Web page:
Daunting Flight, Simulator Tests Lie Ahead for Boeing Stock
Boeing Co. (NYSE: BA) is expected to conduct a test flight of the 737 Max before the end of the month, according to news reports. But it may not be clear skies for the aerospace company for months to come.
The 737 Max 7 test aircraft will be put through its paces by Federal Aviation Administration pilots. An analysis of the flight should be completed within a few days, FAA Administrator Steve Dickson said in February when he described the process.
But even if everything goes well with the test flight, the earliest the airliner could return to flight would be September, The Air Current, a website that tracks commercial aviation, estimated last week. The aircraft will have additional milestones to achieve before it is recertified.
After the test flight, the FAA and other regulators will hold a Joint Operations Evaluation Board review. The board will determine the training requirements for pilots to be recertified to fly the 737 Max. In addition, engineering simulator tests will be needed to validate the software.
Starts and Stops on Path for 737 Max
Boeing’s single-aisle passenger jet has been grounded since March 2019, after two crashes killed 346 people. The company still faces a criminal investigation and an inquiry by the Transportation Department’s inspector general.
The company resumed limited 737 Max production in May but it still has hundreds of the airliners parked around the United States after many airlines canceled or delayed delivery on them.
The COVID-19 pandemic made the situation worse as commercial airlines suspended flights and parked aircraft because of a steep dropoff of passengers.
Boeing chief executive Dave Calhoun has said he would not be surprised if at least one major domestic airline did not survive the economic recession brought on by the coronavirus.
Parts Supplier Stopping Production
In another sign of difficulties ahead, Boeing has asked one of its suppliers to halve production of 737 Max fuselages, according to news reports.
Spirit AeroSystems Holdings (NYSE: SPR) of Wichita, Kansas, is furloughing 900 employees who work on parts for the 737 Max, The Seattle Times reported last week.
Spirit said the three-week furloughs were necessary because of “the continued impacts to the airline industry due to the COVID-19 pandemic and resulting uncertainty surrounding the return to service of the 737 Max,” The Times reported.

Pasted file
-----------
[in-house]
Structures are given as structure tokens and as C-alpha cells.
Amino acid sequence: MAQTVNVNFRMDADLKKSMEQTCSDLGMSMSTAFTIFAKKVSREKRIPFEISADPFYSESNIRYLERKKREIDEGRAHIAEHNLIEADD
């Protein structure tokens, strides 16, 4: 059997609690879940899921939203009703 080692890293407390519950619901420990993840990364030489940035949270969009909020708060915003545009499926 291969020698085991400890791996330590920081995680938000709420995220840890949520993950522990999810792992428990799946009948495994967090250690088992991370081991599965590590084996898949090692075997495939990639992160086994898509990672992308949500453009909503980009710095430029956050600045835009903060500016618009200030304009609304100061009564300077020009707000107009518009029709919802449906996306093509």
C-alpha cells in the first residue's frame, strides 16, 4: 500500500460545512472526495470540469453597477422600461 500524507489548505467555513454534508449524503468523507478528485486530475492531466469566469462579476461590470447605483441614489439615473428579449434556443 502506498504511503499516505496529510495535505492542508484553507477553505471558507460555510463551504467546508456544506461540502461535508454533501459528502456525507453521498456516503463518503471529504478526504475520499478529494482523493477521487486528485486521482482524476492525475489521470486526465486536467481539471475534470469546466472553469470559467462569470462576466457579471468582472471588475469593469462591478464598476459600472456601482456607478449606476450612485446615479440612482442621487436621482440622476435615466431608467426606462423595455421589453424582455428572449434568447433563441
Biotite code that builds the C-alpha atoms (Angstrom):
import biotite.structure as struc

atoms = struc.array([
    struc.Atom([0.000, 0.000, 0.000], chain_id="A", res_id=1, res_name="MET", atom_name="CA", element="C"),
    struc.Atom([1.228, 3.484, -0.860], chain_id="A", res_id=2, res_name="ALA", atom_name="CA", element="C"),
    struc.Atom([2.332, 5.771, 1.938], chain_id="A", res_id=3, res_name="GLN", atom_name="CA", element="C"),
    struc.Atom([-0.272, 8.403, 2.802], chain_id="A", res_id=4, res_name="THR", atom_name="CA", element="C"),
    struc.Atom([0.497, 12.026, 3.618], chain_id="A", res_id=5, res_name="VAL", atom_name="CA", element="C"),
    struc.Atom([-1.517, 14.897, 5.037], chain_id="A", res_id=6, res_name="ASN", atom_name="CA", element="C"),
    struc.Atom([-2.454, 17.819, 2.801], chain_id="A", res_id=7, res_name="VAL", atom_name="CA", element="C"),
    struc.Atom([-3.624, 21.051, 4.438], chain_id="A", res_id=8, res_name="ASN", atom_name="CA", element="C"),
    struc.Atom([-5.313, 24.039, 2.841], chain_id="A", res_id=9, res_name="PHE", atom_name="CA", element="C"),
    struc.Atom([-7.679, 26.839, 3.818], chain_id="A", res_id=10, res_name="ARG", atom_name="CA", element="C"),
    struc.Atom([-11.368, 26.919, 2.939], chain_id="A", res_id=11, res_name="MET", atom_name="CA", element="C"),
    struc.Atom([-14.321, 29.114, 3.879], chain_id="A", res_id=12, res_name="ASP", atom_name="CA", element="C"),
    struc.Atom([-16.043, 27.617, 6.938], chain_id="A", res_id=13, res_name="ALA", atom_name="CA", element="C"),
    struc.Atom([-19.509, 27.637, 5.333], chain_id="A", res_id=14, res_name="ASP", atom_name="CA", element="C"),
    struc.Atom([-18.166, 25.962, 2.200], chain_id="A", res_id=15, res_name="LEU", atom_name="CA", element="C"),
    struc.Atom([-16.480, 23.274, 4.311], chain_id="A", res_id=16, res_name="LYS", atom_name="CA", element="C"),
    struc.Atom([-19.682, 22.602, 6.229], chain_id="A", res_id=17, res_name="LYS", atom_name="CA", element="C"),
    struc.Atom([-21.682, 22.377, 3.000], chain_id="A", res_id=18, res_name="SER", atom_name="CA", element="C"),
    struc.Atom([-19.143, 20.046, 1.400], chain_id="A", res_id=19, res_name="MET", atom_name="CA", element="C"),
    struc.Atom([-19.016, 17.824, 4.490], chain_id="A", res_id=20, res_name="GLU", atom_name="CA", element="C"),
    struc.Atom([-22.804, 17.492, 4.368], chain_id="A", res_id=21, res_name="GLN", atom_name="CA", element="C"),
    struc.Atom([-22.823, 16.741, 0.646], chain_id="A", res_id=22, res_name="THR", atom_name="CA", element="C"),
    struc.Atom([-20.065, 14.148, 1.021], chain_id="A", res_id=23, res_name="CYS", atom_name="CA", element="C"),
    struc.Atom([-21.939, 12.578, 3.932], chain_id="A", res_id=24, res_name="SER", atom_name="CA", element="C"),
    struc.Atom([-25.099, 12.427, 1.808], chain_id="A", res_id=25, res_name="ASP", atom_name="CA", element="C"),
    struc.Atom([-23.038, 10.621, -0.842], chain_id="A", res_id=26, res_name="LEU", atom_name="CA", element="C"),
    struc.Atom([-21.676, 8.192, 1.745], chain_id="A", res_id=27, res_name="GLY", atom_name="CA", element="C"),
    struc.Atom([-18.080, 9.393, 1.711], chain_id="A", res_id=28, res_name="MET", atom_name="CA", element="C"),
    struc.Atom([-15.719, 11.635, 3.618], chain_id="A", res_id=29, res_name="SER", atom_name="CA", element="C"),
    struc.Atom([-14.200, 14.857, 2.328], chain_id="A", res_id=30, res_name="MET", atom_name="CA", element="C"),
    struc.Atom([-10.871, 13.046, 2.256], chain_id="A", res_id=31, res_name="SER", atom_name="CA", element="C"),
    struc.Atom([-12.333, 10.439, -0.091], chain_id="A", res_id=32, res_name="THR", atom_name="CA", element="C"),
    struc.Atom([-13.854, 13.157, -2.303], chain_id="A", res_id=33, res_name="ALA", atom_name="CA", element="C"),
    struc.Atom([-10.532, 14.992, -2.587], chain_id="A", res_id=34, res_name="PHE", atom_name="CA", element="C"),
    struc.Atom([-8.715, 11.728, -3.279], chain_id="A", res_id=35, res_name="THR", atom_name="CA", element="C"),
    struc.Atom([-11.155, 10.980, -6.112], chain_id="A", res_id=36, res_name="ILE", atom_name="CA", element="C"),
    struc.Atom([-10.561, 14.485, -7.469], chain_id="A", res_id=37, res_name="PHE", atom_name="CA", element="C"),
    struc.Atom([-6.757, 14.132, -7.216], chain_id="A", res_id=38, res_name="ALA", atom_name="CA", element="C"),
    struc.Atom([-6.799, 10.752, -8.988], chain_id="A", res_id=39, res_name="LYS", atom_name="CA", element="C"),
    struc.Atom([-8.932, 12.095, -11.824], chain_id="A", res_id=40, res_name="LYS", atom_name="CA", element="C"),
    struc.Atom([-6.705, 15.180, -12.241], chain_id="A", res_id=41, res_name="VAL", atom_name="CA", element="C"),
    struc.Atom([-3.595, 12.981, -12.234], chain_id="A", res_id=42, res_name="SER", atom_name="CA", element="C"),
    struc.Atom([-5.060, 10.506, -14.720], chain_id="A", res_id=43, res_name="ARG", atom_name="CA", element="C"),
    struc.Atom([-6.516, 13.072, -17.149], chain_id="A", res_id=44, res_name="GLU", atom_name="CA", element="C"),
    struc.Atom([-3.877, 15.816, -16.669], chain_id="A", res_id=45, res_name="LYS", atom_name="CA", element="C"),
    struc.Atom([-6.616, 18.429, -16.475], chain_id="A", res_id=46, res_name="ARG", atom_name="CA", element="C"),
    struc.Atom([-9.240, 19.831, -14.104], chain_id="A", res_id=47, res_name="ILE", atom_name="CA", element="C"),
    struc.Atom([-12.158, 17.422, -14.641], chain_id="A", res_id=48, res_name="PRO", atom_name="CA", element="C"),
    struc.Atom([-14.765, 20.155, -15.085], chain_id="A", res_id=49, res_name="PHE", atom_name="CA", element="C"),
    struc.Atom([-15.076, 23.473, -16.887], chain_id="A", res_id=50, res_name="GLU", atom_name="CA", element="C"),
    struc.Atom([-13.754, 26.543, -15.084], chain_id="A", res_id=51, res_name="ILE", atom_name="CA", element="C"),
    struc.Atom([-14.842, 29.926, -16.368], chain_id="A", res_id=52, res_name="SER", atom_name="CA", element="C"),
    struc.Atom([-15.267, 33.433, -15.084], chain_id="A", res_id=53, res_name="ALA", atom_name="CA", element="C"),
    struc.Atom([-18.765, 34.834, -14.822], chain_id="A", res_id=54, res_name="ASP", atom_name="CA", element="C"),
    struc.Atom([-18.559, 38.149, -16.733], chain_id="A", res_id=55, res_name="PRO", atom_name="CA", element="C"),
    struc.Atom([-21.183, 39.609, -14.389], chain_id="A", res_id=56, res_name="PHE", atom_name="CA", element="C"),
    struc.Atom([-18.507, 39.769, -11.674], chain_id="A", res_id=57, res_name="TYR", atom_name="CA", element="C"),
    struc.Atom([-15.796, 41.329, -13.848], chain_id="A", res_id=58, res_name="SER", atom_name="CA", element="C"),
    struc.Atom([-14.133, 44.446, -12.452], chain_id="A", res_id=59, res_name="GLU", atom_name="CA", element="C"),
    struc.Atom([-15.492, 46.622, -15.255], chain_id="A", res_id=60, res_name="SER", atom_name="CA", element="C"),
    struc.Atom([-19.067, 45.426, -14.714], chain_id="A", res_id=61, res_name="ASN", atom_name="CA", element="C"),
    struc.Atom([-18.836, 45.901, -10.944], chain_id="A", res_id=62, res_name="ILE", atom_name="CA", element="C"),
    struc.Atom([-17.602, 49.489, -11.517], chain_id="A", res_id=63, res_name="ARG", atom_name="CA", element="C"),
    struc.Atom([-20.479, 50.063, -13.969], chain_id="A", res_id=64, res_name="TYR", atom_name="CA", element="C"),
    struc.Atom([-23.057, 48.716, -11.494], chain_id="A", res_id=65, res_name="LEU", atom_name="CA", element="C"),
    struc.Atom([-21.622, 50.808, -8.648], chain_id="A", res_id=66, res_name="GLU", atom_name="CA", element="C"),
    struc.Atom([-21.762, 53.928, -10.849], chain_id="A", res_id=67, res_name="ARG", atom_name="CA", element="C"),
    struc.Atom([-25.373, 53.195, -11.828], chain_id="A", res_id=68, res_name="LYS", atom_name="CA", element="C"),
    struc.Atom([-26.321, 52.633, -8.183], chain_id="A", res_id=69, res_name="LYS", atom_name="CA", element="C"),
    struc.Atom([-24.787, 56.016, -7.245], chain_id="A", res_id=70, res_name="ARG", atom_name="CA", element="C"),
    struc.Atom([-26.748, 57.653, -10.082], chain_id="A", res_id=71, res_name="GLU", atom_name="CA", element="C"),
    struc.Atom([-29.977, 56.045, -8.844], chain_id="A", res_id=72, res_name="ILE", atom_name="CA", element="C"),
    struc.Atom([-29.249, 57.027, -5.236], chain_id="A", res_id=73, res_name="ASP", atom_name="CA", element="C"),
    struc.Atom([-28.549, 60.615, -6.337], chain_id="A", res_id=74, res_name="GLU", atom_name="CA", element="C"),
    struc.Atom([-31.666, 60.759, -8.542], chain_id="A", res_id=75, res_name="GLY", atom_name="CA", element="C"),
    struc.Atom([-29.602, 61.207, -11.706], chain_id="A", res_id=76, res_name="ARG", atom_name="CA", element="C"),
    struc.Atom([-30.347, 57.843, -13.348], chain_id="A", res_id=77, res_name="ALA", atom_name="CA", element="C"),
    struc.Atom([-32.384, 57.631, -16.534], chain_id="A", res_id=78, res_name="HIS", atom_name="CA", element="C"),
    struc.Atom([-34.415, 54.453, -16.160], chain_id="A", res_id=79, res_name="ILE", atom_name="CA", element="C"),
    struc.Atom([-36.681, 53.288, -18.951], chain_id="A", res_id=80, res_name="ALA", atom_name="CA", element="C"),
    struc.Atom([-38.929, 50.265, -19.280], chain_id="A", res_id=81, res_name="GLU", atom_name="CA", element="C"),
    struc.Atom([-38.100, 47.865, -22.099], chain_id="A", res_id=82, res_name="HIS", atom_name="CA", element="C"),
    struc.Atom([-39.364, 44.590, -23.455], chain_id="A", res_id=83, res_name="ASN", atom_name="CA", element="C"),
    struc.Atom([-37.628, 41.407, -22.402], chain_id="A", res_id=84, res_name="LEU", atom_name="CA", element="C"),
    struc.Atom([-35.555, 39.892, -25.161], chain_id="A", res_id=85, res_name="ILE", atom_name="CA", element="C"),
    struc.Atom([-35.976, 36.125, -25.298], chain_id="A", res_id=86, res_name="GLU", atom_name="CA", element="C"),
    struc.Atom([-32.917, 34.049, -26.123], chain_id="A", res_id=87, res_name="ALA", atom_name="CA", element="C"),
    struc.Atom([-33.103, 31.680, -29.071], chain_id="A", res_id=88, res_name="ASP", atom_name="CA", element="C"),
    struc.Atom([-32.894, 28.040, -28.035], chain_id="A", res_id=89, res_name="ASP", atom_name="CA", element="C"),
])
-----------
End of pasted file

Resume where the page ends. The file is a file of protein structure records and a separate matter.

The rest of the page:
This year Spirit had been planning to produce 125 ship sets — all the parts for one jet — for the 737 Max. The ship sets are delivered to a Boeing assembly plant in Renton, Washington.
The parts manufacturer said Boeing notified it on June 4 to pause work on four ship sets and to avoid starting production on 16 additional ship sets until further notice, the Wichita Eagle said.
Proposed Legislation on Certification Oversight
In another move that could affect Boeing’s production, two U.S. senators are circulating a bipartisan draft bill that would change how the FAA certifies new aircraft.
Senate Commerce Committee Chairman Roger Wicker, a Republican, and the top Democrat on the panel, Senator Maria Cantwell, completed the draft last week, Reuters said. It would give the FAA new control over the delegation of certification tasks to employees of aircraft manufacturers.
The measure would allow the FAA to hire or remove Boeing employees conducting certification tasks and allow the agency to appoint safety advisers.
Reuters quoted an unidentified congressional aide as saying the bill would put the FAA “back in the driver’s seat” regarding airplane certification.
A report released in October by a panel of international air safety regulators said the FAA initially delegated 40% of the 737 Max certification tasks to Boeing employees. That amount increased over the five-year review process
The panel said that greater FAA involvement in the certification of the flight control software “would likely have resulted in design changes that would have improved safety.”
The Senate Commerce Committee is scheduled to hold a hearing Wednesday with FAA Administrator Dickson to review oversight of aircraft certification.
Boeing has a consensus rating of Hold from 26 analysts who follow the stock. That is based on 9 Buy ratings, 14 Hold ratings and 3 Sell ratings. The median price target is $241.20.
After dropping about 15% last week, shares of Boeing were staying stable early Monday afternoon, trading around $189. The S&P 500 and the Dow Jones industrial average were down less than 1%.